Eddie Jones reaps rewards of masterplan as England end New Zealand’s Rugby World Cup dream
Halloween weekend in Yokohama is a major event for the Japanese. On Saturday night it was England who were the stuff of New Zealand’s worst nightmares.
The All Blacks will have woken up on Sunday wondering just what hit them at the International Stadium. Sam Underhill for a start. And Manu Tuilagi. And Billy Vunipola. And Courtney Lawes.
But it wasn’t just bruising blanket defence and percussive route one ball carries which reduced the world champions to rubble. It wasn’t just a towering lineout, a rumbling maul and a breakdown presence that harried New Zealand to distraction. There was pace and invention and speed of thinking too.
It was the all-round, all-encompassing game England had been preparing to take New Zealand down with since May 10, 2017.
Eddie Jones revealed after England’s finest performance under him that he had been assembling the parts for it the moment the Rugby World Cup draw was made it Kyoto in 2017, the draw that put his side on collision course with the holders at the semi-final stage.
“We had two-and-a-half years to prepare for this game,” said Jones. “The players weren’t consciously preparing for it, but sub-consciously we were garnering a game to play against New Zealand.
“That’s World Cup coaching. It was like with Japan in 2015. The crux game for Japan was playing South Africa. We had to win that game, then we would have a successful World Cup.
“For a team like England, who are a top-four ranked team, your crux game is going to be a semi-final. All the top teams prepare for the semi-final.”
New Zealand applauded off a better England side at the end of the match
The players were pawns in the game. They had no part in the grand plan. They were kept on their single-track railway. Their world was one match at a time, one day at a time. It still is.
But in the 20 hours a day England’s coach spends awake, Jones’s constantly-whirring cogs were devising the side and a style that would knock out New Zealand.
Jones had done it before at the semi-final stage with Australia in 2003 and he knew he could do it again given the raw materials at his disposal.
His masterplan was based on the English staples of setpiece strength and defence.
“Eddie said when he first came in, ‘We just want to be England,’” said Billy Vunipola.
“‘If that means that we are not as good looking as New Zealand then so be it. We are different. We play our own brand of rugby.’”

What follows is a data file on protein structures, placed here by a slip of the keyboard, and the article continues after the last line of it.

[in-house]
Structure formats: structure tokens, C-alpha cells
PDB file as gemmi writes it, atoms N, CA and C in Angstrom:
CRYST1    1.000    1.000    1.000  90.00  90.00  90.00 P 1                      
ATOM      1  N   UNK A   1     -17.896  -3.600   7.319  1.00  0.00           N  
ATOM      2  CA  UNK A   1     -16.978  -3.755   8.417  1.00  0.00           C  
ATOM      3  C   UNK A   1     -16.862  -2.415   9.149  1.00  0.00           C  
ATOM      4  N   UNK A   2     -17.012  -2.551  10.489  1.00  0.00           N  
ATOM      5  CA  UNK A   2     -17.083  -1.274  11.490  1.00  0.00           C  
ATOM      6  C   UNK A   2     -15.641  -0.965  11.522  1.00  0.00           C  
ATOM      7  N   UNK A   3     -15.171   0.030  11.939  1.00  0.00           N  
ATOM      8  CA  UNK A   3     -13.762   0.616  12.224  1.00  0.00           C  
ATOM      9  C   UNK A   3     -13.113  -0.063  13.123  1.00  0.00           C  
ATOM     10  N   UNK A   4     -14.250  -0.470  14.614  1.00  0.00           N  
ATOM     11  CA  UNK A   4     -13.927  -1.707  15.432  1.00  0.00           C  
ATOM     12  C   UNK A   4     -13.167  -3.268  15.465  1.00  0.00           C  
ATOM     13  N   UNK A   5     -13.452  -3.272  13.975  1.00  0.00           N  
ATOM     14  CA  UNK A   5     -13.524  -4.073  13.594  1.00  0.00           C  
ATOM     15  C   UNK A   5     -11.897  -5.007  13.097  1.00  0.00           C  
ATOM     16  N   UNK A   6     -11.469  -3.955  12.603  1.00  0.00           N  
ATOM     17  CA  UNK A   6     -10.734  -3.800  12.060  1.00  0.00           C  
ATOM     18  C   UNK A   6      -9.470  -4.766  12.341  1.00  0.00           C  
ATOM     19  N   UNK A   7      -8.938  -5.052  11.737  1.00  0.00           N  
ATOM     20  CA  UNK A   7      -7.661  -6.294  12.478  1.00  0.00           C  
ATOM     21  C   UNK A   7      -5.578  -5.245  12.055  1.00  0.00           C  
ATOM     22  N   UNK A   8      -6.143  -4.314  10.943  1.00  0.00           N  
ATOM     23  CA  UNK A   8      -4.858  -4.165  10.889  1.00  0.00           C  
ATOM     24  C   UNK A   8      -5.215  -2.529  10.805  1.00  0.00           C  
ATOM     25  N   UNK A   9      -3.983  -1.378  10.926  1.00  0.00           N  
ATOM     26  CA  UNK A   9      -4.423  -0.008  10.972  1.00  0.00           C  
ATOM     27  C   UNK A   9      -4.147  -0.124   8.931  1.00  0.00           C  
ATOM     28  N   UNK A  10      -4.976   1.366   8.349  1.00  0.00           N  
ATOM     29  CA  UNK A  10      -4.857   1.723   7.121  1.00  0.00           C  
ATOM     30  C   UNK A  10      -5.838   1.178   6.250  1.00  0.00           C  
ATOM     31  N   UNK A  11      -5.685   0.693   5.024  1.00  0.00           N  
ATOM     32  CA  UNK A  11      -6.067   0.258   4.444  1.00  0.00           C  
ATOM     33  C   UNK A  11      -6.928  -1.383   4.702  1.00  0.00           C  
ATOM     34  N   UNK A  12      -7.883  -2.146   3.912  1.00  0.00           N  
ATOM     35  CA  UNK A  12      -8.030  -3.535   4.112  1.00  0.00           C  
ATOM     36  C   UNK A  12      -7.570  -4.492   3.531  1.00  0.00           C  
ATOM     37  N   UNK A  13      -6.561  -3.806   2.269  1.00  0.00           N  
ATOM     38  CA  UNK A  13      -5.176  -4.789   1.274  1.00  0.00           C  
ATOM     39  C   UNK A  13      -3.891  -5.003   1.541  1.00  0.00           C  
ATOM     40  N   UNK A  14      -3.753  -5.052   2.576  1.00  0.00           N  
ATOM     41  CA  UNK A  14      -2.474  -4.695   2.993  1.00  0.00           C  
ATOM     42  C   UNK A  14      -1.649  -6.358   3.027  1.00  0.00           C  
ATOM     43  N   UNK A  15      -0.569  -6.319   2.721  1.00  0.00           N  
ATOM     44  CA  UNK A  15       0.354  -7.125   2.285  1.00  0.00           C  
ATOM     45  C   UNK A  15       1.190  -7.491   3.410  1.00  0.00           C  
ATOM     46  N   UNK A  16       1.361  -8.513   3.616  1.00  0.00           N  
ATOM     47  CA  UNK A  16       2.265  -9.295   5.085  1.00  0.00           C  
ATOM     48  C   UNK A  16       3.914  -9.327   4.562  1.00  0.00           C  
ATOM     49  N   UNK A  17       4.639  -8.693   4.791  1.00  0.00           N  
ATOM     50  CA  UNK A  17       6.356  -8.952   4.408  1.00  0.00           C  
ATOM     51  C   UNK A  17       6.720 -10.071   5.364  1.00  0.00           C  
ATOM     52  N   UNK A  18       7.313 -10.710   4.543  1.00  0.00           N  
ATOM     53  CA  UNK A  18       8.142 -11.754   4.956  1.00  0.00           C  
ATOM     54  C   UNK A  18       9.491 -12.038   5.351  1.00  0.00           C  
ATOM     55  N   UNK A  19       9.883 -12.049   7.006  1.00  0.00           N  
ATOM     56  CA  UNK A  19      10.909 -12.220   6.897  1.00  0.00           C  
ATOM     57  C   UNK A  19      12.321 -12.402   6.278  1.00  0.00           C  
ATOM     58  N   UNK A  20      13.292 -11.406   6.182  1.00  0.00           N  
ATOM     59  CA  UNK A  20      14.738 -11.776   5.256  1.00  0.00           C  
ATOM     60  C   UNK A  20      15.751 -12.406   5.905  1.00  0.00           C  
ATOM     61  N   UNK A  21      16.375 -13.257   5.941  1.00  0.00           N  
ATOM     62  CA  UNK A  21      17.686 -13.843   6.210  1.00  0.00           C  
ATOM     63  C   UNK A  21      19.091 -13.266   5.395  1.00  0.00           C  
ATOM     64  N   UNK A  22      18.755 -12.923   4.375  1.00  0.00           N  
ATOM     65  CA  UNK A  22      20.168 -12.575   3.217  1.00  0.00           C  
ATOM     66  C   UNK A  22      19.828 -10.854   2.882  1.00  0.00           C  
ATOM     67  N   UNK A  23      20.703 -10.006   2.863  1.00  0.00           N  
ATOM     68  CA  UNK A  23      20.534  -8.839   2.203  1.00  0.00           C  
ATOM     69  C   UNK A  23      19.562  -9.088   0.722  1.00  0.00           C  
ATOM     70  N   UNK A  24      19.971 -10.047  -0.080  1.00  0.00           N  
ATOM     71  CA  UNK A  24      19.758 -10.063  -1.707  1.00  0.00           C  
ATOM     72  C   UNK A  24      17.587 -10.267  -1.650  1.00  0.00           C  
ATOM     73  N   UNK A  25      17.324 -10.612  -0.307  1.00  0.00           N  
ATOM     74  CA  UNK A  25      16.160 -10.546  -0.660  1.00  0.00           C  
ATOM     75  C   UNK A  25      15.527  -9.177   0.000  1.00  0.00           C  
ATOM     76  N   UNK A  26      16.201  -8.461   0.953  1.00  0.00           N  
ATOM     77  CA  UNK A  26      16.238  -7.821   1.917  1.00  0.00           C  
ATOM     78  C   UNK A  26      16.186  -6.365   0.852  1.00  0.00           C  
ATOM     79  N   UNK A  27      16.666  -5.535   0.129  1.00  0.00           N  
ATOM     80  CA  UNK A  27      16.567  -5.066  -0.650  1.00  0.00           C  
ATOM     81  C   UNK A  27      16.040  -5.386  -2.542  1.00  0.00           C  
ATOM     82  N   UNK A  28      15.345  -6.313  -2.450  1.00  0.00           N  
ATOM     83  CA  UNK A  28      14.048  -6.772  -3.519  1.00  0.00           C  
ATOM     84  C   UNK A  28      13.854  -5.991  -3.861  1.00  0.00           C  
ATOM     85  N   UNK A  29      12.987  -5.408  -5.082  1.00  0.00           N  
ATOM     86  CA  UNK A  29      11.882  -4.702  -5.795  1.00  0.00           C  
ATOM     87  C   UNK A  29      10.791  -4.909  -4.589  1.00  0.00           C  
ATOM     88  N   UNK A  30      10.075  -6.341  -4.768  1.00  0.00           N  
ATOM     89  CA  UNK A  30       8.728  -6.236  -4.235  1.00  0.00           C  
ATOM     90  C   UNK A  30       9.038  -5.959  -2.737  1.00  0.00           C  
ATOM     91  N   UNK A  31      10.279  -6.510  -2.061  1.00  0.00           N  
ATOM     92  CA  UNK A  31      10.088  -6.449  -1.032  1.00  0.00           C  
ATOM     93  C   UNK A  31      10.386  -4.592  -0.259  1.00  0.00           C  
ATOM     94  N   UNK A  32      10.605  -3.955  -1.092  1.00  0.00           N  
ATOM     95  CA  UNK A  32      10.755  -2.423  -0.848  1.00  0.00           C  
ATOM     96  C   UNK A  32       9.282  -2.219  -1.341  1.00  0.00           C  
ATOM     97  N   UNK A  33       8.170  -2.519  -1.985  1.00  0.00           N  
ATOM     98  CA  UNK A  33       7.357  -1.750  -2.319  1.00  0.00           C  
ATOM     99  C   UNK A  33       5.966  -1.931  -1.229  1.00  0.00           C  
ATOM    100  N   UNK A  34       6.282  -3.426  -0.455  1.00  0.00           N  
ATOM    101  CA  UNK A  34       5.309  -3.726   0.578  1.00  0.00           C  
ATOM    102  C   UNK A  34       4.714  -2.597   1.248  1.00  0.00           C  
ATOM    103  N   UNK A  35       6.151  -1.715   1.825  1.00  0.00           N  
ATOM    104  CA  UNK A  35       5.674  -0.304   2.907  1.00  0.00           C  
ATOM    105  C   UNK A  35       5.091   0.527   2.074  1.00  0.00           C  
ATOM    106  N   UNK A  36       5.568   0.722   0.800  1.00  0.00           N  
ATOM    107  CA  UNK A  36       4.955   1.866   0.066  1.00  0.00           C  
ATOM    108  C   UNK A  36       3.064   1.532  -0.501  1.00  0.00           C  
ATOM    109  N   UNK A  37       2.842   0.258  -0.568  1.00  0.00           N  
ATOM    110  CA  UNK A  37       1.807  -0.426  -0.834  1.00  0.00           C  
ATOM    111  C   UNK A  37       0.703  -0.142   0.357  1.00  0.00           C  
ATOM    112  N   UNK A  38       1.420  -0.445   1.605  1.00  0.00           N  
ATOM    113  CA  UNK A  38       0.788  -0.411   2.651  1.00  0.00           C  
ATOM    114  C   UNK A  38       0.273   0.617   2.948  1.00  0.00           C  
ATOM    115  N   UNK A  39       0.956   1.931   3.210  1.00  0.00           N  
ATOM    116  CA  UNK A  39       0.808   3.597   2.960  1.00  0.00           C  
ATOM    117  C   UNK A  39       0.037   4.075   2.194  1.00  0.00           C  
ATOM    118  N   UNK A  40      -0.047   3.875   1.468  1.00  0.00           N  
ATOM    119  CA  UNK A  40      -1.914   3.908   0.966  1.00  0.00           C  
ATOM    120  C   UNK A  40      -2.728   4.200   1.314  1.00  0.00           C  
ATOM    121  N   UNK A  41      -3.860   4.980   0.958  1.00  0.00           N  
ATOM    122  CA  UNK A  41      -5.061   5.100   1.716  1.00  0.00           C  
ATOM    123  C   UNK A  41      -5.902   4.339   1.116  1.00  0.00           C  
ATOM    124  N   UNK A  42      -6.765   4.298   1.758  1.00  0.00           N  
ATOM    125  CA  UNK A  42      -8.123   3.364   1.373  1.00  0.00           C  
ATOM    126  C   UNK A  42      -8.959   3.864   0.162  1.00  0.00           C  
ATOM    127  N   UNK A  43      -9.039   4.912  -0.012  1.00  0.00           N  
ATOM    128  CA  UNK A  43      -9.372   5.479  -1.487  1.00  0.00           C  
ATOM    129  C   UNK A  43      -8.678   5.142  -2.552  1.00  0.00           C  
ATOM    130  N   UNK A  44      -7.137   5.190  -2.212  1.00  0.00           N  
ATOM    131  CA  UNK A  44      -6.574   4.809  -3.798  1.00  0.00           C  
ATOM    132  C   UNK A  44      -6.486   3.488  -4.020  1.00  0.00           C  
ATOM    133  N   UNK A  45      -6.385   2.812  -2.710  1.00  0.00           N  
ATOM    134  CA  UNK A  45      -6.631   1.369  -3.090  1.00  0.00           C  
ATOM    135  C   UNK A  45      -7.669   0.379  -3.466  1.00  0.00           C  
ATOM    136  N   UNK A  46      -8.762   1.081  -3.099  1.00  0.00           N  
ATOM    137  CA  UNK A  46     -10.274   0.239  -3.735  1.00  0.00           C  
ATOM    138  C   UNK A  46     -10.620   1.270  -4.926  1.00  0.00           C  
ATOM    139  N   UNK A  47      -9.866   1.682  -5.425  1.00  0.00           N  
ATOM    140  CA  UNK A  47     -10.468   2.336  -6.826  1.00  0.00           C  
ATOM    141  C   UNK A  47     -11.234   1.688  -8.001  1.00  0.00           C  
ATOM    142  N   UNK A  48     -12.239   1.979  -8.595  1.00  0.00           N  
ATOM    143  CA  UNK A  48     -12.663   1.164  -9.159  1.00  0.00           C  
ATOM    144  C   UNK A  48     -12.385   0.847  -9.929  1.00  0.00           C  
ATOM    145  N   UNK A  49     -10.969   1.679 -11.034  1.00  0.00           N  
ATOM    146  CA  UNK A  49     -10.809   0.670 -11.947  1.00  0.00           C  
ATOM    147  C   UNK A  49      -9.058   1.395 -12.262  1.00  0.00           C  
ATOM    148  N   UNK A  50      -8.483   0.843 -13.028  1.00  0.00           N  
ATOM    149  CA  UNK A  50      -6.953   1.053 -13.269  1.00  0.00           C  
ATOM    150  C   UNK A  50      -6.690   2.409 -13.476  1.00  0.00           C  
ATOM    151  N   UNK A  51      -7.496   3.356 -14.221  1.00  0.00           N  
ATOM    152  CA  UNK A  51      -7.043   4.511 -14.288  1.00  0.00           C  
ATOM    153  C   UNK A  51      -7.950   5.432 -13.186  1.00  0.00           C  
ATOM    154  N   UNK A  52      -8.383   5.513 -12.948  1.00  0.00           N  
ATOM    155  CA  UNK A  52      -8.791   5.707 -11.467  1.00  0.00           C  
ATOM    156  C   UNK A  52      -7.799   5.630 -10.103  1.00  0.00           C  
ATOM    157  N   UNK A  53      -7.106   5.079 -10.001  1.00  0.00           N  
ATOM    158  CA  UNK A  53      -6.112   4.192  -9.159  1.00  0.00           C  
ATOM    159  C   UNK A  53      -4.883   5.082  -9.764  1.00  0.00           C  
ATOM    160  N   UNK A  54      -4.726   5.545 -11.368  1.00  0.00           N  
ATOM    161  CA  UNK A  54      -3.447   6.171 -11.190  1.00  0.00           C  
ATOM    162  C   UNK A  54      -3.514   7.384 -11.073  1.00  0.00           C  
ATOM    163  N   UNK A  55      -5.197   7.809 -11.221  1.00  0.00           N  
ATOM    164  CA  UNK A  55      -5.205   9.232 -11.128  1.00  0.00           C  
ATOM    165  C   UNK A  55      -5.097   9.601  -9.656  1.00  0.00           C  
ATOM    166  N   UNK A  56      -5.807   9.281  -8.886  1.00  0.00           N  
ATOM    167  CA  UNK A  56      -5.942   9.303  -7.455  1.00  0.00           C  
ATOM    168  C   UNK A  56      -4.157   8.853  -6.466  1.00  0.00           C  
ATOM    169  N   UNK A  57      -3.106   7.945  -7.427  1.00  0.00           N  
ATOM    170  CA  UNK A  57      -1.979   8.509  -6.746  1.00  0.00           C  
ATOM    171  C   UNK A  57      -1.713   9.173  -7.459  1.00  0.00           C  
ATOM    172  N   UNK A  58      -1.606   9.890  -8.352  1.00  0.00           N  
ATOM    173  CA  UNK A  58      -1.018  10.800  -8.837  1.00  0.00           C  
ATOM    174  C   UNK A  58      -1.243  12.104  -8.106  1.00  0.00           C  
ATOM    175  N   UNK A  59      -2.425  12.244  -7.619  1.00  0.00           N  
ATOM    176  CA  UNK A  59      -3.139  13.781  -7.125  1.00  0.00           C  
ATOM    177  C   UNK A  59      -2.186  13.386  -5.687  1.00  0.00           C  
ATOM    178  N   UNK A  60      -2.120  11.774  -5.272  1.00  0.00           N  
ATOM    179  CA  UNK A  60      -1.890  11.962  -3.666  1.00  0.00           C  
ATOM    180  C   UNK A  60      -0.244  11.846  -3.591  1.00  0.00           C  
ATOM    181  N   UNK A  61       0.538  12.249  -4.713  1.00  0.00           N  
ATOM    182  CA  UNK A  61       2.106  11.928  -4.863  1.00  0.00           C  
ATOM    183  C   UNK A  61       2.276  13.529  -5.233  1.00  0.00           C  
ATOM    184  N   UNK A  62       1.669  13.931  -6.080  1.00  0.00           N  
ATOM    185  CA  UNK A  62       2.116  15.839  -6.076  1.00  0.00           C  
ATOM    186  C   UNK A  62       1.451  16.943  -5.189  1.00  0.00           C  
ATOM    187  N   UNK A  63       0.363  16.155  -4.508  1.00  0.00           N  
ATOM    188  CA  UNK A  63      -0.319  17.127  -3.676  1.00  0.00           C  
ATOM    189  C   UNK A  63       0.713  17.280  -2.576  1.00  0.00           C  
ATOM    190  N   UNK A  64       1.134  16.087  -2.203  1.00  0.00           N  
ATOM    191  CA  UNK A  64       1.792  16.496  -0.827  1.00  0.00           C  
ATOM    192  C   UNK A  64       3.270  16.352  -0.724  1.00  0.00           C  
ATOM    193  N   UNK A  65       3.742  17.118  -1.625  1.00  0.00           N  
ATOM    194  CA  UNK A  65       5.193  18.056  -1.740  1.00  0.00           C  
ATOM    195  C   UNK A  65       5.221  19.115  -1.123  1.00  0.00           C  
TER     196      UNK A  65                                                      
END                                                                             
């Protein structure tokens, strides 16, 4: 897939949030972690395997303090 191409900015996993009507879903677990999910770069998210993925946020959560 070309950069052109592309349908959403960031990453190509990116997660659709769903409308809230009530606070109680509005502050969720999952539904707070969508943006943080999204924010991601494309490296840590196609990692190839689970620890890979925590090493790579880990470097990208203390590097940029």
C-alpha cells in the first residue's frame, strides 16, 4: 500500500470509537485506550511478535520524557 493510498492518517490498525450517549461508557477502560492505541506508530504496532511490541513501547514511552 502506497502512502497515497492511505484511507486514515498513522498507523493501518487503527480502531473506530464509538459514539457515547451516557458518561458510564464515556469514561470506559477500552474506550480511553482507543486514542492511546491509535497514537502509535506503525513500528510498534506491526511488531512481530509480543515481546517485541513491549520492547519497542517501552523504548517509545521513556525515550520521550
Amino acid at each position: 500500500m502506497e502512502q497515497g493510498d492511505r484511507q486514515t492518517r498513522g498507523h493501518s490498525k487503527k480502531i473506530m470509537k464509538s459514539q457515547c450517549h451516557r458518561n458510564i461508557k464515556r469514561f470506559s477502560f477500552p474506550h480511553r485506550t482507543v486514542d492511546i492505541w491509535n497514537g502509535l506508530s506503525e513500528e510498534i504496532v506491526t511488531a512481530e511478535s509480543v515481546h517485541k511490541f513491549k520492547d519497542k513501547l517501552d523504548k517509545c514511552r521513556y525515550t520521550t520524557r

It delivered two Six Nations titles in Jones’s first two seasons in charge but Jones knew that England had to be more than flat-track bullies if they were to beat the world’s best.
Explosive power formed the heart of the strategy. Win the collisions against the Kiwis and they have less room to breathe. Why would you not use weapons like the Vunipolas and Tuilagi?
But in training the speed dial was turned up. Sessions were conducted at a pace quicker than they would face in European Test matches – All Blacks pace. Those that could not live with it were moved on.
England formed a ‘V’ shape as New Zealand did the Haka
“If you look at the evolution of this team, it started on the South Africa tour last year,” said Jones.
“We had a fairly solid team for the first two years, and we knew we had to make changes to regenerate and reinvigorate. It started in South Africa.’
Kyle Sinckler and Jamie George took over as front row starters as England moved on to multi-dimensional footballers up front who could outdo the Kiwis at their own game. Tom Curry, aged 20, was brought in as a specialist No 7.
By this summer England had two of them in the side with Sam Underhill joining Curry. The Kamikaze Kids, as Jones christened them, were born.
They were the final piece of the jigsaw and the All Blacks felt their full combined force in Yokohama.
Eddie Jones has bred a winning culture at England
They were all over New Zealand like a rash as England made an extraordinary side look ordinary.
The awesome All Blacks simply could not live with the energy and intensity England brought to bear.
“That’s how you want the team to play,” said Jones.
A grand plan had come together. And how.
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